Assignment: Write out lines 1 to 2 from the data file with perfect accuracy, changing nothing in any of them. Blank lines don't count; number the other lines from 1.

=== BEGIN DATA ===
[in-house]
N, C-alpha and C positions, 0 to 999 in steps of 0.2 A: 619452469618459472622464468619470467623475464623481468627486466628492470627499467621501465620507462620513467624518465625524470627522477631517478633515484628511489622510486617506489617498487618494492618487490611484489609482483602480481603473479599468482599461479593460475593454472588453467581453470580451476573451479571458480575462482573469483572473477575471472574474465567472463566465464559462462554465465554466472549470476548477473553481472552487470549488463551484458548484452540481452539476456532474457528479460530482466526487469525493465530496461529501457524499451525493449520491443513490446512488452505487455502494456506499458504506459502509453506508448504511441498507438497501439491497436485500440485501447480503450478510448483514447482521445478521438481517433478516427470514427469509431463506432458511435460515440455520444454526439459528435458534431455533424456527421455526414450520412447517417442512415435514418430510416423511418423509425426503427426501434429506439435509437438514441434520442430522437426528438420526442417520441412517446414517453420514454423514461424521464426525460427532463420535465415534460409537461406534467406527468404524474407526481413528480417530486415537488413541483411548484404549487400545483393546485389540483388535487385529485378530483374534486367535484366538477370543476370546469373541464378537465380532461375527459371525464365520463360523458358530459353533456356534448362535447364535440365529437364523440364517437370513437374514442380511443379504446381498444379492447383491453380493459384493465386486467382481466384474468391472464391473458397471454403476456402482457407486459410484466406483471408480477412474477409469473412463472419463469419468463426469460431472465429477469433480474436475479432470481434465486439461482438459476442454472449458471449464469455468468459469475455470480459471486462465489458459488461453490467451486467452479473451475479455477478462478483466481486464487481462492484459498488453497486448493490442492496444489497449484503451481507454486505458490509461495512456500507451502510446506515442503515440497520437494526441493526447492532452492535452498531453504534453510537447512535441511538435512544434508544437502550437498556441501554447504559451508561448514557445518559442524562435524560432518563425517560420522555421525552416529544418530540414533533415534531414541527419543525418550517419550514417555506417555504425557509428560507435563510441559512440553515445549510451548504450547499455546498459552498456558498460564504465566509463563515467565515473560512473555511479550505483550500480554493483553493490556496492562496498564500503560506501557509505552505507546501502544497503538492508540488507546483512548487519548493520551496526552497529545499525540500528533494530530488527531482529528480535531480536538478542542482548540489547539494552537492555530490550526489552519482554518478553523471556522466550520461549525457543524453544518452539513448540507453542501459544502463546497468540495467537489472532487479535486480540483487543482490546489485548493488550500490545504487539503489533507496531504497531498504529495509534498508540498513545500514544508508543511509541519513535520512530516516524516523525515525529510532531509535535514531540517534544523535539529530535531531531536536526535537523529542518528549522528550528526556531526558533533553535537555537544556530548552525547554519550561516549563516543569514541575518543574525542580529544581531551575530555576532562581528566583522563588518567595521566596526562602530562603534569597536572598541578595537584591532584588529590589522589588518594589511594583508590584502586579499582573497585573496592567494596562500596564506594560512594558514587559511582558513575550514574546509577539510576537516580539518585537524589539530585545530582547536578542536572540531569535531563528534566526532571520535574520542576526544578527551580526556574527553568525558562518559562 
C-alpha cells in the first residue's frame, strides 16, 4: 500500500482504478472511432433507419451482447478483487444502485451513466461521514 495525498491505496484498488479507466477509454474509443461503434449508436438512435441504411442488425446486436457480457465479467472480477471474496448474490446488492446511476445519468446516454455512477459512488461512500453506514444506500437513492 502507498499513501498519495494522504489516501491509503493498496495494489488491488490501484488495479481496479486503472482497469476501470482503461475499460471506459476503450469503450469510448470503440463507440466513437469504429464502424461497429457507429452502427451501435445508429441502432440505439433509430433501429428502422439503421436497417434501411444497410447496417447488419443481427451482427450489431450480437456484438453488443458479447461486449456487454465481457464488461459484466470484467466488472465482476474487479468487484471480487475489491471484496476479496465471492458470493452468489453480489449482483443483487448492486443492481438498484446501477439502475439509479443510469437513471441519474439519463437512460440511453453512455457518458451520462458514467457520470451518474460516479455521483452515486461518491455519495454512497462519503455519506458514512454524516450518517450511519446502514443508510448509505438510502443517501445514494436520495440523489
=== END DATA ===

[in-house]
N, C-alpha and C positions, 0 to 999 in steps of 0.2 A: 619452469618459472622464468619470467623475464623481468627486466628492470627499467621501465620507462620513467624518465625524470627522477631517478633515484628511489622510486617506489617498487618494492618487490611484489609482483602480481603473479599468482599461479593460475593454472588453467581453470580451476573451479571458480575462482573469483572473477575471472574474465567472463566465464559462462554465465554466472549470476548477473553481472552487470549488463551484458548484452540481452539476456532474457528479460530482466526487469525493465530496461529501457524499451525493449520491443513490446512488452505487455502494456506499458504506459502509453506508448504511441498507438497501439491497436485500440485501447480503450478510448483514447482521445478521438481517433478516427470514427469509431463506432458511435460515440455520444454526439459528435458534431455533424456527421455526414450520412447517417442512415435514418430510416423511418423509425426503427426501434429506439435509437438514441434520442430522437426528438420526442417520441412517446414517453420514454423514461424521464426525460427532463420535465415534460409537461406534467406527468404524474407526481413528480417530486415537488413541483411548484404549487400545483393546485389540483388535487385529485378530483374534486367535484366538477370543476370546469373541464378537465380532461375527459371525464365520463360523458358530459353533456356534448362535447364535440365529437364523440364517437370513437374514442380511443379504446381498444379492447383491453380493459384493465386486467382481466384474468391472464391473458397471454403476456402482457407486459410484466406483471408480477412474477409469473412463472419463469419468463426469460431472465429477469433480474436475479432470481434465486439461482438459476442454472449458471449464469455468468459469475455470480459471486462465489458459488461453490467451486467452479473451475479455477478462478483466481486464487481462492484459498488453497486448493490442492496444489497449484503451481507454486505458490509461495512456500507451502510446506515442503515440497520437494526441493526447492532452492535452498531453504534453510537447512535441511538435512544434508544437502550437498556441501554447504559451508561448514557445518559442524562435524560432518563425517560420522555421525552416529544418530540414533533415534531414541527419543525418550517419550514417555506417555504425557509428560507435563510441559512440553515445549510451548504450547499455546498459552498456558498460564504465566509463563515467565515473560512473555511479550505483550500480554493483553493490556496492562496498564500503560506501557509505552505507546501502544497503538492508540488507546483512548487519548493520551496526552497529545499525540500528533494530530488527531482529528480535531480536538478542542482548540489547539494552537492555530490550526489552519482554518478553523471556522466550520461549525457543524453544518452539513448540507453542501459544502463546497468540495467537489472532487479535486480540483487543482490546489485548493488550500490545504487539503489533507496531504497531498504529495509534498508540498513545500514544508508543511509541519513535520512530516516524516523525515525529510532531509535535514531540517534544523535539529530535531531531536536526535537523529542518528549522528550528526556531526558533533553535537555537544556530548552525547554519550561516549563516543569514541575518543574525542580529544581531551575530555576532562581528566583522563588518567595521566596526562602530562603534569597536572598541578595537584591532584588529590589522589588518594589511594583508590584502586579499582573497585573496592567494596562500596564506594560512594558514587559511582558513575550514574546509577539510576537516580539518585537524589539530585545530582547536578542536572540531569535531563528534566526532571520535574520542576526544578527551580526556574527553568525558562518559562 